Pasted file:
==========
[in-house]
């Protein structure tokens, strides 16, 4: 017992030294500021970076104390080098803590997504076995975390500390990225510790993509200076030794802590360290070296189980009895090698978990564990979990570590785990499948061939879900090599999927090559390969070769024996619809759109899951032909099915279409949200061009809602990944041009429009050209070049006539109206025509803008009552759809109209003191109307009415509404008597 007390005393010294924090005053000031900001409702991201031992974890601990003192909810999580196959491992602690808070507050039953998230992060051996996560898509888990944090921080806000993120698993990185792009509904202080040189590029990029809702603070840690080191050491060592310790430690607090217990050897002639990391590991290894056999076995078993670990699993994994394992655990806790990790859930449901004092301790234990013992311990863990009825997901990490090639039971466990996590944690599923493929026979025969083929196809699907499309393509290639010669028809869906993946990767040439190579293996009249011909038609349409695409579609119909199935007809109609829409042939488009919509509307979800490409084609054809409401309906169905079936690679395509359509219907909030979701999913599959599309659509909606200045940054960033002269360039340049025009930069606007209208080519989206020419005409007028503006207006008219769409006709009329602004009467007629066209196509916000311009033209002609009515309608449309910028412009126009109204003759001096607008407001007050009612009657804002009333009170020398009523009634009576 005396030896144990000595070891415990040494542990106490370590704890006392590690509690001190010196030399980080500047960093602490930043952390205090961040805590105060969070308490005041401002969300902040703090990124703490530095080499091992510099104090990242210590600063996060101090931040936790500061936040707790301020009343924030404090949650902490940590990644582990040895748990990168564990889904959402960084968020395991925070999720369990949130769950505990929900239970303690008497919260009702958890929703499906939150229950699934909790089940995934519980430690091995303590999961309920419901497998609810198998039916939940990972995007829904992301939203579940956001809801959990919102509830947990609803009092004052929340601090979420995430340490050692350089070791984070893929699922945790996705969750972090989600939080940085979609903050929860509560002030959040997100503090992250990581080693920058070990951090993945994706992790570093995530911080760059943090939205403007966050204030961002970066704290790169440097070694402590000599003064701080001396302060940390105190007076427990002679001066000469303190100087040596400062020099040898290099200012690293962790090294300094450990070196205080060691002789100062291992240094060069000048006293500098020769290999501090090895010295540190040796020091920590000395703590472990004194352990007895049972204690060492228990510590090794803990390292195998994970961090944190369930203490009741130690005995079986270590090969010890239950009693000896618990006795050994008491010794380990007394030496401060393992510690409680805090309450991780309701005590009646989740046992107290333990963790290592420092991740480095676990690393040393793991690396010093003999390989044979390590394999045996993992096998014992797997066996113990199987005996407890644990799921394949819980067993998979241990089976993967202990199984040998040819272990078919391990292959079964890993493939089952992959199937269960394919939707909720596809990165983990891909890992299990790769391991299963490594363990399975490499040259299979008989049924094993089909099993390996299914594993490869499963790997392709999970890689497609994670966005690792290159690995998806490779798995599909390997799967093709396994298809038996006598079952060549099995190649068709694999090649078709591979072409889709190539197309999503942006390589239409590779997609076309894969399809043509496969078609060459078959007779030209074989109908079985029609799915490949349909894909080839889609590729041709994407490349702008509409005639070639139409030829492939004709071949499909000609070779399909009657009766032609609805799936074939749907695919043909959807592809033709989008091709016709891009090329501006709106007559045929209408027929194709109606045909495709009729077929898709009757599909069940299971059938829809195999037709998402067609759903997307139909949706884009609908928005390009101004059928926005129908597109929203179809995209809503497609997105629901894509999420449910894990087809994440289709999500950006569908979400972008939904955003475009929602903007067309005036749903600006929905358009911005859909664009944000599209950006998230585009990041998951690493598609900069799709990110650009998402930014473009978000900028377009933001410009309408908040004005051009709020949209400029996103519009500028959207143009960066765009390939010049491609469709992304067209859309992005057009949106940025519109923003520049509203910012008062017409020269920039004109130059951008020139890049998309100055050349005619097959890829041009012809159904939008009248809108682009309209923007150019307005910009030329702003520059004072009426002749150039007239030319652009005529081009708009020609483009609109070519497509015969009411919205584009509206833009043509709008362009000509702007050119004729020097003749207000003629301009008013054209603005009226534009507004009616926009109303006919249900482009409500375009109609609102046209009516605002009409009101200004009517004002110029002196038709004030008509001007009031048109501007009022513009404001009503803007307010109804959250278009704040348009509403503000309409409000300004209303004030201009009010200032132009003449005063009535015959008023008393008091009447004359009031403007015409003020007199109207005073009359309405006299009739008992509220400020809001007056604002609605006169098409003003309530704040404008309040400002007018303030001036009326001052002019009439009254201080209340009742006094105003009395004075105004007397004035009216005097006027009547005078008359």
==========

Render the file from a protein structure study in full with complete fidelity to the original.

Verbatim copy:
[in-house]
């Protein structure tokens, strides 16, 4: 017992030294500021970076104390080098803590997504076995975390500390990225510790993509200076030794802590360290070296189980009895090698978990564990979990570590785990499948061939879900090599999927090559390969070769024996619809759109899951032909099915279409949200061009809602990944041009429009050209070049006539109206025509803008009552759809109209003191109307009415509404008597 007390005393010294924090005053000031900001409702991201031992974890601990003192909810999580196959491992602690808070507050039953998230992060051996996560898509888990944090921080806000993120698993990185792009509904202080040189590029990029809702603070840690080191050491060592310790430690607090217990050897002639990391590991290894056999076995078993670990699993994994394992655990806790990790859930449901004092301790234990013992311990863990009825997901990490090639039971466990996590944690599923493929026979025969083929196809699907499309393509290639010669028809869906993946990767040439190579293996009249011909038609349409695409579609119909199935007809109609829409042939488009919509509307979800490409084609054809409401309906169905079936690679395509359509219907909030979701999913599959599309659509909606200045940054960033002269360039340049025009930069606007209208080519989206020419005409007028503006207006008219769409006709009329602004009467007629066209196509916000311009033209002609009515309608449309910028412009126009109204003759001096607008407001007050009612009657804002009333009170020398009523009634009576 005396030896144990000595070891415990040494542990106490370590704890006392590690509690001190010196030399980080500047960093602490930043952390205090961040805590105060969070308490005041401002969300902040703090990124703490530095080499091992510099104090990242210590600063996060101090931040936790500061936040707790301020009343924030404090949650902490940590990644582990040895748990990168564990889904959402960084968020395991925070999720369990949130769950505990929900239970303690008497919260009702958890929703499906939150229950699934909790089940995934519980430690091995303590999961309920419901497998609810198998039916939940990972995007829904992301939203579940956001809801959990919102509830947990609803009092004052929340601090979420995430340490050692350089070791984070893929699922945790996705969750972090989600939080940085979609903050929860509560002030959040997100503090992250990581080693920058070990951090993945994706992790570093995530911080760059943090939205403007966050204030961002970066704290790169440097070694402590000599003064701080001396302060940390105190007076427990002679001066000469303190100087040596400062020099040898290099200012690293962790090294300094450990070196205080060691002789100062291992240094060069000048006293500098020769290999501090090895010295540190040796020091920590000395703590472990004194352990007895049972204690060492228990510590090794803990390292195998994970961090944190369930203490009741130690005995079986270590090969010890239950009693000896618990006795050994008491010794380990007394030496401060393992510690409680805090309450991780309701005590009646989740046992107290333990963790290592420092991740480095676990690393040393793991690396010093003999390989044979390590394999045996993992096998014992797997066996113990199987005996407890644990799921394949819980067993998979241990089976993967202990199984040998040819272990078919391990292959079964890993493939089952992959199937269960394919939707909720596809990165983990891909890992299990790769391991299963490594363990399975490499040259299979008989049924094993089909099993390996299914594993490869499963790997392709999970890689497609994670966005690792290159690995998806490779798995599909390997799967093709396994298809038996006598079952060549099995190649068709694999090649078709591979072409889709190539197309999503942006390589239409590779997609076309894969399809043509496969078609060459078959007779030209074989109908079985029609799915490949349909894909080839889609590729041709994407490349702008509409005639070639139409030829492939004709071949499909000609070779399909009657009766032609609805799936074939749907695919043909959807592809033709989008091709016709891009090329501006709106007559045929209408027929194709109606045909495709009729077929898709009757599909069940299971059938829809195999037709998402067609759903997307139909949706884009609908928005390009101004059928926005129908597109929203179809995209809503497609997105629901894509999420449910894990087809994440289709999500950006569908979400972008939904955003475009929602903007067309005036749903600006929905358009911005859909664009944000599209950006998230585009990041998951690493598609900069799709990110650009998402930014473009978000900028377009933001410009309408908040004005051009709020949209400029996103519009500028959207143009960066765009390939010049491609469709992304067209859309992005057009949106940025519109923003520049509203910012008062017409020269920039004109130059951008020139890049998309100055050349005619097959890829041009012809159904939008009248809108682009309209923007150019307005910009030329702003520059004072009426002749150039007239030319652009005529081009708009020609483009609109070519497509015969009411919205584009509206833009043509709008362009000509702007050119004729020097003749207000003629301009008013054209603005009226534009507004009616926009109303006919249900482009409500375009109609609102046209009516605002009409009101200004009517004002110029002196038709004030008509001007009031048109501007009022513009404001009503803007307010109804959250278009704040348009509403503000309409409000300004209303004030201009009010200032132009003449005063009535015959008023008393008091009447004359009031403007015409003020007199109207005073009359309405006299009739008992509220400020809001007056604002609605006169098409003003309530704040404008309040400002007018303030001036009326001052002019009439009254201080209340009742006094105003009395004075105004007397004035009216005097006027009547005078008359």